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The Prussian Law on Freedom of Trade, signed by State Chancellor Hardenberg and King Frederick William III (September 7, 1811)

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4. In reference to § 19 of the Edict of November 2, 1810, soldiers in the ranks may not purchase a trade license without the written permission of the head of the regiment. [ . . . ]

6. In accordance with the regulations of §§ 1 to 5, a person who was not previously a member of a guild may practice any trade on the basis of his trade license, without being compelled thereby to join a guild.

7. He is therefore also entitled to accept apprentices and helpers.

8. In such cases, the apprenticeship period or the duration of service, the possible apprenticeship fee, the wage, food, and medical treatment are determined solely by the free contract.

9. Whichever of these things is not determined will be handled in accordance with local custom.

10. Should a dispute arise, the police office of the locality shall decide what the local custom is.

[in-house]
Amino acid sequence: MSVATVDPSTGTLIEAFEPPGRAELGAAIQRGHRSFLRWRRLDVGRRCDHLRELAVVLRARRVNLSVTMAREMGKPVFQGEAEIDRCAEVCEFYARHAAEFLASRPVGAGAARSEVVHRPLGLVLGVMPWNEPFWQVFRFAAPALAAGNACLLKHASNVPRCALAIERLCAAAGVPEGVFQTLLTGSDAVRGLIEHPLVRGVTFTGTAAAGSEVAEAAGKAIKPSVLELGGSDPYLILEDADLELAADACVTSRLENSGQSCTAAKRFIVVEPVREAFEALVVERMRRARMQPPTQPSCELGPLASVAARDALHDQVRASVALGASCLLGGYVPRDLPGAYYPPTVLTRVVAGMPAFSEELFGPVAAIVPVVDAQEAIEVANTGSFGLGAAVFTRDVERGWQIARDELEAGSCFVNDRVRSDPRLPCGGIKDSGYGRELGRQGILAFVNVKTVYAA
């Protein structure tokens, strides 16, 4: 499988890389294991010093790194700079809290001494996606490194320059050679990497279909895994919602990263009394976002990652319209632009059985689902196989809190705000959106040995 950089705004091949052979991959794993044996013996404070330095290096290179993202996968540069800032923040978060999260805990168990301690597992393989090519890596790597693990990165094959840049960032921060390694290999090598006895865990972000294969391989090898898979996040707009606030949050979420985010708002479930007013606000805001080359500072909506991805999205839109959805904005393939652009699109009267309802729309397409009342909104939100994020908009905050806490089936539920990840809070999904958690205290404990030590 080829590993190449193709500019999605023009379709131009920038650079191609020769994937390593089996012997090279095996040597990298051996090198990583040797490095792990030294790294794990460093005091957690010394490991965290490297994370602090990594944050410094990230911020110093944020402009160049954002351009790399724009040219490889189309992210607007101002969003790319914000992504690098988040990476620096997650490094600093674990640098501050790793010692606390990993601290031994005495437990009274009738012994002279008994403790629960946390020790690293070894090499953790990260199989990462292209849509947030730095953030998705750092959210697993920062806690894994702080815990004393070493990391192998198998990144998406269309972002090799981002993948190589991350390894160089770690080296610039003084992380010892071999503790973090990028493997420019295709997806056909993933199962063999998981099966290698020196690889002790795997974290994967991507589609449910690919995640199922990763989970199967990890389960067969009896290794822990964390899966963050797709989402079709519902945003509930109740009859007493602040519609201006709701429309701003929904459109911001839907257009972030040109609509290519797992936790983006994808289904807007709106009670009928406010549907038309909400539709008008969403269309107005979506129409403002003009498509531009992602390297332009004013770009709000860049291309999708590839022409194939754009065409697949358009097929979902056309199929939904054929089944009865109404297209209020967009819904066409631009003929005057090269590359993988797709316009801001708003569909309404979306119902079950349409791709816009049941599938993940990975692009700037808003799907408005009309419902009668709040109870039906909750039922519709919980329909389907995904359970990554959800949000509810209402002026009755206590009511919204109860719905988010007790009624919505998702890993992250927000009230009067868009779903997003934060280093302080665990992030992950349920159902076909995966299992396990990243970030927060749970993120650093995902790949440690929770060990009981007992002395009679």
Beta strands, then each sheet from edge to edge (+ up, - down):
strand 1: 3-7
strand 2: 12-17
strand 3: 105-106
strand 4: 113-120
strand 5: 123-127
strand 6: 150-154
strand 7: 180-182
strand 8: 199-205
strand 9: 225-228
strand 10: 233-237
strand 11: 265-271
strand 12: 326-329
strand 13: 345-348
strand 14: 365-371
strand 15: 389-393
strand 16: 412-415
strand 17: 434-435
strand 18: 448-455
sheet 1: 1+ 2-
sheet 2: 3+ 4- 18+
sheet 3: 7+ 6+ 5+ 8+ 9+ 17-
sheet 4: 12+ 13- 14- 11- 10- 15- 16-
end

11. A master or employer may not withhold from departing apprentices and assistants an attestation of their conduct and demonstrated skill.

12. This attestation will count as a certificate of apprenticeship or notification, if the local police authorities confirm that the issuer is known to be a man of integrity who personally practices the mentioned trade, that he has acknowledged the correctness of its content before them, and that nothing to the contrary is known to them.

13. No one may take on apprentices or assistants whose good reputation and right to thus oblige themselves has not been demonstrated in accordance with the general police laws.

14. Anyone who previously belonged to a guild may withdraw from the guild organization at any time.

15. However, the elder or senior master must be informed of this withdrawal in writing.

16. The withdrawal also does not free a person from liability for all guild obligations that exist on the day of the withdrawal as though the withdrawal had not taken place. The head of the guild is obliged to make this obligation explicitly known to every single departing person. [ . . . ]

18. Apprentices who belong to guilds may also work for non-guild members without any disadvantage to their guild rights.

19. Every guild may dissolve itself through a joint resolution. The decision is made by the majority vote of the masters. [ . . . ]

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